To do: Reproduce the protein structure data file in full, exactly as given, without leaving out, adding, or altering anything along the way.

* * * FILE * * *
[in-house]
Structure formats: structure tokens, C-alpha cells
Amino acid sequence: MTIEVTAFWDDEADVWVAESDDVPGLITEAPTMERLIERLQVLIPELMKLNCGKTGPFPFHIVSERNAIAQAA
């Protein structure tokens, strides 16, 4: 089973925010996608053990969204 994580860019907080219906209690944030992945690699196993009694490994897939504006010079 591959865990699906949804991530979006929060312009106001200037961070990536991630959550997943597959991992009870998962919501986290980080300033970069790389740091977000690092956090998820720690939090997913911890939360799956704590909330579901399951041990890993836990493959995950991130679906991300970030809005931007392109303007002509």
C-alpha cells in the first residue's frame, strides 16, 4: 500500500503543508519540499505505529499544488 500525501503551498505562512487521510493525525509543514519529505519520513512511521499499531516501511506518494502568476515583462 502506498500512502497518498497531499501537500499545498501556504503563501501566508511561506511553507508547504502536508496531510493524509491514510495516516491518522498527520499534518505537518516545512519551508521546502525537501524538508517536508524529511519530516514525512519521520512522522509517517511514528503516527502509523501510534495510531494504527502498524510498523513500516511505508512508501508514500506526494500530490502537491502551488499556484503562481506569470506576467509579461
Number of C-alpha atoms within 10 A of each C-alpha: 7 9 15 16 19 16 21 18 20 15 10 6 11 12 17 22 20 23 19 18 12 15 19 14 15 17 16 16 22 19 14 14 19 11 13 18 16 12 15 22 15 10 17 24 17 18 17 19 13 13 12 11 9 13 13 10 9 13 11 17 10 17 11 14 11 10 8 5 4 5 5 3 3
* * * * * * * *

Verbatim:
[in-house]
Structure formats: structure tokens, C-alpha cells
Amino acid sequence: MTIEVTAFWDDEADVWVAESDDVPGLITEAPTMERLIERLQVLIPELMKLNCGKTGPFPFHIVSERNAIAQAA
């Protein structure tokens, strides 16, 4: 089973925010996608053990969204 994580860019907080219906209690944030992945690699196993009694490994897939504006010079 591959865990699906949804991530979006929060312009106001200037961070990536991630959550997943597959991992009870998962919501986290980080300033970069790389740091977000690092956090998820720690939090997913911890939360799956704590909330579901399951041990890993836990493959995950991130679906991300970030809005931007392109303007002509």
C-alpha cells in the first residue's frame, strides 16, 4: 500500500503543508519540499505505529499544488 500525501503551498505562512487521510493525525509543514519529505519520513512511521499499531516501511506518494502568476515583462 502506498500512502497518498497531499501537500499545498501556504503563501501566508511561506511553507508547504502536508496531510493524509491514510495516516491518522498527520499534518505537518516545512519551508521546502525537501524538508517536508524529511519530516514525512519521520512522522509517517511514528503516527502509523501510534495510531494504527502498524510498523513500516511505508512508501508514500506526494500530490502537491502551488499556484503562481506569470506576467509579461
Number of C-alpha atoms within 10 A of each C-alpha: 7 9 15 16 19 16 21 18 20 15 10 6 11 12 17 22 20 23 19 18 12 15 19 14 15 17 16 16 22 19 14 14 19 11 13 18 16 12 15 22 15 10 17 24 17 18 17 19 13 13 12 11 9 13 13 10 9 13 11 17 10 17 11 14 11 10 8 5 4 5 5 3 3